Failing Arab Schools Will Cost Our Economy Big

The education minister did something brave (or stupid): he's taking from the haves for the have-nots, who are about to become very numerous have-nots.

David Rosenberg
David Rosenberg
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Illustration: Children playing at a dual Jewish-Arab school, Misgav, 2010
Illustration: Children playing at a dual Jewish-Arab school, Misgav, 2010Credit: Yaron Kaminsky
David Rosenberg
David Rosenberg

Shai Piron, Israel's education minister, is either courageous or clueless.

He wants to take 600 million shekels ($174 million) of his budget to help elementary and middle schools in the socio-economically weakest areas of the country.

That would triple the money available now to support them. But is that the answer to anything?

For years, Israeli pupils have consistently ranked last among developed countries in international exams measuring 5th and 8th grade performance, in terms of equality in educational achievement. But the subsidies that the Education Ministry distributes to try to equalize things - at least in terms of spending – don't achieve much equality.

Schools in the bottom socioeconomic decile, for instance, got 11,725 shekels per student in 2012, not much more than the 10,631 shekels that schools in top-decile communities received. Experts have long urged something be done about it.

A no-brainer, you say. So which part of Piron's reform is courageous or clueless? The answer is all of it.

Most poor-performing schools are concentrated in the Arab sector. In the exams administered by the Program for International Student Assessment, or PISA, across 26 developed countries, Israel scored close to the bottom in 2012, even after our students made great strides in improving their score in the previous four years.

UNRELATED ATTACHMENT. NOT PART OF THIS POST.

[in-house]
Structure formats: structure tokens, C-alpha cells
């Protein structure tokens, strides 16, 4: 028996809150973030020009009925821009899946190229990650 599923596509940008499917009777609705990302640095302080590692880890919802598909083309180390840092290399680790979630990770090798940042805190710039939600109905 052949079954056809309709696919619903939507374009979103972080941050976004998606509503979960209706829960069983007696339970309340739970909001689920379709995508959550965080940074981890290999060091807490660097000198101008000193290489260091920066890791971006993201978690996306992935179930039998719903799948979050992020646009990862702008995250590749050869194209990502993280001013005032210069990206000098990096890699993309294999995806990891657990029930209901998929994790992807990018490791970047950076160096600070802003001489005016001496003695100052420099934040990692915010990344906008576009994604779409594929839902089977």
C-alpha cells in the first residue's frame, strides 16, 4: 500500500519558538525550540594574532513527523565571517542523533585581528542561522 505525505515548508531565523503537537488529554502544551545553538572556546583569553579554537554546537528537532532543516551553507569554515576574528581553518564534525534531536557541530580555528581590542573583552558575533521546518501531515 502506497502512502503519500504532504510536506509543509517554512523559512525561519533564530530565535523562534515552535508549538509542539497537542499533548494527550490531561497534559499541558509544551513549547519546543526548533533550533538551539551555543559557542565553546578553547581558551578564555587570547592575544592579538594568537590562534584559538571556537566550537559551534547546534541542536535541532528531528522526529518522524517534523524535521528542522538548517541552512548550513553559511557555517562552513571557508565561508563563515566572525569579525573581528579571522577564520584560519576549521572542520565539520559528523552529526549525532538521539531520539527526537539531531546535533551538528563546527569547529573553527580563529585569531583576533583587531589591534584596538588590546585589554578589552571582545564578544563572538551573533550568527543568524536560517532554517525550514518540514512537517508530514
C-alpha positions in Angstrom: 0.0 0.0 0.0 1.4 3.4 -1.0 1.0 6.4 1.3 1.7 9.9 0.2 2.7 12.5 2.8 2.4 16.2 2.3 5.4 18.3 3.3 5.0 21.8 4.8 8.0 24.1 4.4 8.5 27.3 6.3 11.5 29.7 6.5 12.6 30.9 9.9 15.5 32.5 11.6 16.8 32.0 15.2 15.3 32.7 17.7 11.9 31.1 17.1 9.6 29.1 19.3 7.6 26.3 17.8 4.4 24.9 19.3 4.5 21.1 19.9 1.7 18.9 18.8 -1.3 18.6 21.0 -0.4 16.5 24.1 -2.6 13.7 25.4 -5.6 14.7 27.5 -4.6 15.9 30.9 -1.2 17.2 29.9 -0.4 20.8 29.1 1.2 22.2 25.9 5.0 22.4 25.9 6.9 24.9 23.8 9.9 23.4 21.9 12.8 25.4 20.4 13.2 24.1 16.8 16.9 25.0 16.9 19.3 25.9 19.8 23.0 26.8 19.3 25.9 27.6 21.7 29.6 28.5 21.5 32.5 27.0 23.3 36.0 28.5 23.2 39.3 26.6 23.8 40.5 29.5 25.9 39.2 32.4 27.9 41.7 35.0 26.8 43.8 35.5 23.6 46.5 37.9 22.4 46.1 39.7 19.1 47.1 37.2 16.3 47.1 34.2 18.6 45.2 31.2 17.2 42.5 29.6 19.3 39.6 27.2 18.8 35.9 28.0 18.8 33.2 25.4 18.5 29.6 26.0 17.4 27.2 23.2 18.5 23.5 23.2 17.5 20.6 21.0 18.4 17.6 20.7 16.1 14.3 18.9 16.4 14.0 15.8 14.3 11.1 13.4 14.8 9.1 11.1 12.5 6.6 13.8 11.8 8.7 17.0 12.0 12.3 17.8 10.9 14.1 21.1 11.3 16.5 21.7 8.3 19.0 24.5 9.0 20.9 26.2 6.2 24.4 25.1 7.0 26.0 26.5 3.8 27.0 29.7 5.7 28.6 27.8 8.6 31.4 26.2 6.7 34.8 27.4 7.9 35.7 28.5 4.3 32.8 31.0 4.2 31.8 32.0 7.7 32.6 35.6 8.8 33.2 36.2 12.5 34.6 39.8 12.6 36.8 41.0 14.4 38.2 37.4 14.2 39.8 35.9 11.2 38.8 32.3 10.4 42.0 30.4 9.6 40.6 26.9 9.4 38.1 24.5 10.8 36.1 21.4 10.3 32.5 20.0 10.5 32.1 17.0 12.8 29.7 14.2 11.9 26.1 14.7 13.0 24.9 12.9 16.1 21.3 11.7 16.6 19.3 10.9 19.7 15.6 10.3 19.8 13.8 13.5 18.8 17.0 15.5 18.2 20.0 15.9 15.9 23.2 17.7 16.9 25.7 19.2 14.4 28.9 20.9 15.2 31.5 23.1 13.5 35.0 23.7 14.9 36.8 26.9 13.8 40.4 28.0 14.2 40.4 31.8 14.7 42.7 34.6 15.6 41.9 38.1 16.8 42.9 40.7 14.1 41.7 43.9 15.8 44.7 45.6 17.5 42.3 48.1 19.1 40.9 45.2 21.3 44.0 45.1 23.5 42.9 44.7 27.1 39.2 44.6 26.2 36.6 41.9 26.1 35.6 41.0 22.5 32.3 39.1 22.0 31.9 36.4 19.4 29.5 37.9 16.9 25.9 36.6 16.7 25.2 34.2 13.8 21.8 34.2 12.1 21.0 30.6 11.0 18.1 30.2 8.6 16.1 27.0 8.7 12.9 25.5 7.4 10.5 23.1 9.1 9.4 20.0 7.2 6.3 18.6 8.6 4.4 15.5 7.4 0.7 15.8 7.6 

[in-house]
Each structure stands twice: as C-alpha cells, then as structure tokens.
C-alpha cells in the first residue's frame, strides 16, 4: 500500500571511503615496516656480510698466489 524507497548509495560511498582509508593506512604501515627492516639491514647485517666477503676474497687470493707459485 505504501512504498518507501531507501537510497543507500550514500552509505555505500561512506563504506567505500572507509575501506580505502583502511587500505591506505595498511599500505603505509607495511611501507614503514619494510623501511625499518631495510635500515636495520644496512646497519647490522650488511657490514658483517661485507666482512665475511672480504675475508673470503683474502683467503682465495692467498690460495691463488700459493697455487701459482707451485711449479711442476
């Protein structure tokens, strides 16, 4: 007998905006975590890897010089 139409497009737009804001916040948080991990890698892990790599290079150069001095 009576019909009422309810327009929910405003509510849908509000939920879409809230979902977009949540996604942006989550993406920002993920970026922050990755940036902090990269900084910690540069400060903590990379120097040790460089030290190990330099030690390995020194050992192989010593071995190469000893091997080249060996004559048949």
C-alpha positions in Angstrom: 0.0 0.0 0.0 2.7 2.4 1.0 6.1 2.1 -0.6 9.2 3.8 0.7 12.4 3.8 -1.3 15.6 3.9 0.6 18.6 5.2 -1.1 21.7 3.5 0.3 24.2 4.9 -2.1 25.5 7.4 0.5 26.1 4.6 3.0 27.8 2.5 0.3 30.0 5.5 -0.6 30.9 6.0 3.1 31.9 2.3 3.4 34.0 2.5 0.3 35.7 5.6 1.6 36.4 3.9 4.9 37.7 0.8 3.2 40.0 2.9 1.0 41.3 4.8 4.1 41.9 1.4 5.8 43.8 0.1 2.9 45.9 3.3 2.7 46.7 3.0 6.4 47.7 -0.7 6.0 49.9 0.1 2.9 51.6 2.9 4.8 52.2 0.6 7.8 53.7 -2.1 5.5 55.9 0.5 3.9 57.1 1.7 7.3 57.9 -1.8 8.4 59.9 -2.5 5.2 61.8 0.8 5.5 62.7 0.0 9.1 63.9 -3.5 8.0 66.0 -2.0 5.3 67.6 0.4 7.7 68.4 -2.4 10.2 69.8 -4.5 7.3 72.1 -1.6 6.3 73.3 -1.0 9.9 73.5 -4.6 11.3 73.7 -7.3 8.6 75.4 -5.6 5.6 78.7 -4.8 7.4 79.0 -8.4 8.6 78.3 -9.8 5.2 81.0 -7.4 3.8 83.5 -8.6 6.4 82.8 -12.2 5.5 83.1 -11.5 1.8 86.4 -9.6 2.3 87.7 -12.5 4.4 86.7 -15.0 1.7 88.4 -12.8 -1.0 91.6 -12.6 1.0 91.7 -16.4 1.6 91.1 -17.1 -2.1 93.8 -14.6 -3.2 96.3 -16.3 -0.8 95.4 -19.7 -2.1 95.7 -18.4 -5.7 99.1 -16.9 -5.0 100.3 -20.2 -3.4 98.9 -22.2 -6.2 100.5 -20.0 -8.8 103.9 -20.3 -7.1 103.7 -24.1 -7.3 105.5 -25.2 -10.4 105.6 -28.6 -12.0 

Jewish Israelis (not counting Haredim who don't take the test at all but would flunk it since they aren't taught the subjects being tested) did pretty well, scoring between their peers in Denmark and Norway. But Israeli Arabs' average score put them below the bottom of the class.

In the annual Meitzav achievement tests administered locally, the gaps between Hebrew and Arabic speakers in 5th grade ranged from 4.6% to 8.5% in English, math and science. And those gaps only widen as children grow older. By 8th grade, they range from 8.7% to 13.8%.

Logically, more of the Education Ministry's spending should go to Arab schools.

Because that's where the money is

Most of that extra spending will come at the expense of state-religious schools and to a lesser extent from secular schools in the socioeconomically strongest communities. Again, it makes sense to do it that way. As Willie Sutton is supposed to have answered when asked why he robbed banks, "That's where the money is."

Because they are usually smaller, teach more hours a week to cover secular and religious subjects and have sex-segregated classes, state-religious schools get more funding from the Education Ministry than any other sector.

Thus, Piron is testing the government's – and Israelis' – shaky commitment to reduce the socioeconomic gaps that bedevil us. On the one hand, he will be showering benefits on a segment of the population that is generally ignored and politically powerless. On the other hand, he will be taking it from the core constituency of his Yesh Atid Party – Israel's secular middle class – and the politically powerful national religious camp, represented by the Habayit Hayehudi Party, Yesh Atid's political partner.

All in all, it will be messy.

More than a year into office, Piron is no longer a political neophyte, so it's reasonable to assume he isn't clueless. Assuming he is acting out of courage then, it will take a lot of it to push the plan through.